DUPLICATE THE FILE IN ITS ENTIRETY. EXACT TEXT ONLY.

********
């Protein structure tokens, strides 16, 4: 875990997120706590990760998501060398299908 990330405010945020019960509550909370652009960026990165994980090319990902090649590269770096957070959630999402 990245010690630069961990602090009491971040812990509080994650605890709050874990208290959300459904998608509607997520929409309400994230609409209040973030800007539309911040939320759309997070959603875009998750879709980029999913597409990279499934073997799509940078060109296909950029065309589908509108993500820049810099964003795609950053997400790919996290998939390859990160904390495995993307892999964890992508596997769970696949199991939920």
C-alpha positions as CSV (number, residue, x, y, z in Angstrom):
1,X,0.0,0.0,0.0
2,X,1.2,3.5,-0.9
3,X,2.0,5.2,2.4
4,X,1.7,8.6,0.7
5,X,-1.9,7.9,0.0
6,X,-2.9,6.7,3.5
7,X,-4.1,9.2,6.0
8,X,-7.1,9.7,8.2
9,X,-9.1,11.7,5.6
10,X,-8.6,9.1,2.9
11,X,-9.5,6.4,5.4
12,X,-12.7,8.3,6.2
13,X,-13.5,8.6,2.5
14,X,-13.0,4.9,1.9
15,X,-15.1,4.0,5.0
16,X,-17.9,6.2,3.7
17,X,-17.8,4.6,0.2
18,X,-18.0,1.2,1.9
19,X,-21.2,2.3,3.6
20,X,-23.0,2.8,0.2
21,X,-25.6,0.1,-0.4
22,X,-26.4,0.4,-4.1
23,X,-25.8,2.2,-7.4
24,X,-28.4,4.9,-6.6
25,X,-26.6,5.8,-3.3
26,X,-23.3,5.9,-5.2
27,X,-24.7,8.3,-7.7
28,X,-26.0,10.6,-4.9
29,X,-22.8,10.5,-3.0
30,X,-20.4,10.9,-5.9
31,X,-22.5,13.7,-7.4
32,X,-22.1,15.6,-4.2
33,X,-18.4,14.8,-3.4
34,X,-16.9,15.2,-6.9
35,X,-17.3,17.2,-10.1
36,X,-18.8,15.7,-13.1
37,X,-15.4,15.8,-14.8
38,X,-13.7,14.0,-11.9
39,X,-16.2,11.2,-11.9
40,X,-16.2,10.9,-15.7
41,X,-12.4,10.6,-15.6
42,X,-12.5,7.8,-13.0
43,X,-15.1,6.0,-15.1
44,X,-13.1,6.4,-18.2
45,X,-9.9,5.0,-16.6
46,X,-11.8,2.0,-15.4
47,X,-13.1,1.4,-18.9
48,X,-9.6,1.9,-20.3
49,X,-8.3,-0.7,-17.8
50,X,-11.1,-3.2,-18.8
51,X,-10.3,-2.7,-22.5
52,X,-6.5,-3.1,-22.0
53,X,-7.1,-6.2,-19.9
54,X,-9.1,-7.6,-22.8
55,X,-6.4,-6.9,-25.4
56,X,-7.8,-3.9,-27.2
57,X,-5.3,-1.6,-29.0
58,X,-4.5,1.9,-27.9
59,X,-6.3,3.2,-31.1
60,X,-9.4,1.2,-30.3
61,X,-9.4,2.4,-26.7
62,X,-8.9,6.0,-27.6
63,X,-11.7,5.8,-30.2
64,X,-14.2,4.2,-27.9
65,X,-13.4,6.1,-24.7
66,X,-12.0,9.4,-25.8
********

């Protein structure tokens, strides 16, 4: 875990997120706590990760998501060398299908 990330405010945020019960509550909370652009960026990165994980090319990902090649590269770096957070959630999402 990245010690630069961990602090009491971040812990509080994650605890709050874990208290959300459904998608509607997520929409309400994230609409209040973030800007539309911040939320759309997070959603875009998750879709980029999913597409990279499934073997799509940078060109296909950029065309589908509108993500820049810099964003795609950053997400790919996290998939390859990160904390495995993307892999964890992508596997769970696949199991939920």
C-alpha positions as CSV (number, residue, x, y, z in Angstrom):
1,X,0.0,0.0,0.0
2,X,1.2,3.5,-0.9
3,X,2.0,5.2,2.4
4,X,1.7,8.6,0.7
5,X,-1.9,7.9,0.0
6,X,-2.9,6.7,3.5
7,X,-4.1,9.2,6.0
8,X,-7.1,9.7,8.2
9,X,-9.1,11.7,5.6
10,X,-8.6,9.1,2.9
11,X,-9.5,6.4,5.4
12,X,-12.7,8.3,6.2
13,X,-13.5,8.6,2.5
14,X,-13.0,4.9,1.9
15,X,-15.1,4.0,5.0
16,X,-17.9,6.2,3.7
17,X,-17.8,4.6,0.2
18,X,-18.0,1.2,1.9
19,X,-21.2,2.3,3.6
20,X,-23.0,2.8,0.2
21,X,-25.6,0.1,-0.4
22,X,-26.4,0.4,-4.1
23,X,-25.8,2.2,-7.4
24,X,-28.4,4.9,-6.6
25,X,-26.6,5.8,-3.3
26,X,-23.3,5.9,-5.2
27,X,-24.7,8.3,-7.7
28,X,-26.0,10.6,-4.9
29,X,-22.8,10.5,-3.0
30,X,-20.4,10.9,-5.9
31,X,-22.5,13.7,-7.4
32,X,-22.1,15.6,-4.2
33,X,-18.4,14.8,-3.4
34,X,-16.9,15.2,-6.9
35,X,-17.3,17.2,-10.1
36,X,-18.8,15.7,-13.1
37,X,-15.4,15.8,-14.8
38,X,-13.7,14.0,-11.9
39,X,-16.2,11.2,-11.9
40,X,-16.2,10.9,-15.7
41,X,-12.4,10.6,-15.6
42,X,-12.5,7.8,-13.0
43,X,-15.1,6.0,-15.1
44,X,-13.1,6.4,-18.2
45,X,-9.9,5.0,-16.6
46,X,-11.8,2.0,-15.4
47,X,-13.1,1.4,-18.9
48,X,-9.6,1.9,-20.3
49,X,-8.3,-0.7,-17.8
50,X,-11.1,-3.2,-18.8
51,X,-10.3,-2.7,-22.5
52,X,-6.5,-3.1,-22.0
53,X,-7.1,-6.2,-19.9
54,X,-9.1,-7.6,-22.8
55,X,-6.4,-6.9,-25.4
56,X,-7.8,-3.9,-27.2
57,X,-5.3,-1.6,-29.0
58,X,-4.5,1.9,-27.9
59,X,-6.3,3.2,-31.1
60,X,-9.4,1.2,-30.3
61,X,-9.4,2.4,-26.7
62,X,-8.9,6.0,-27.6
63,X,-11.7,5.8,-30.2
64,X,-14.2,4.2,-27.9
65,X,-13.4,6.1,-24.7
66,X,-12.0,9.4,-25.8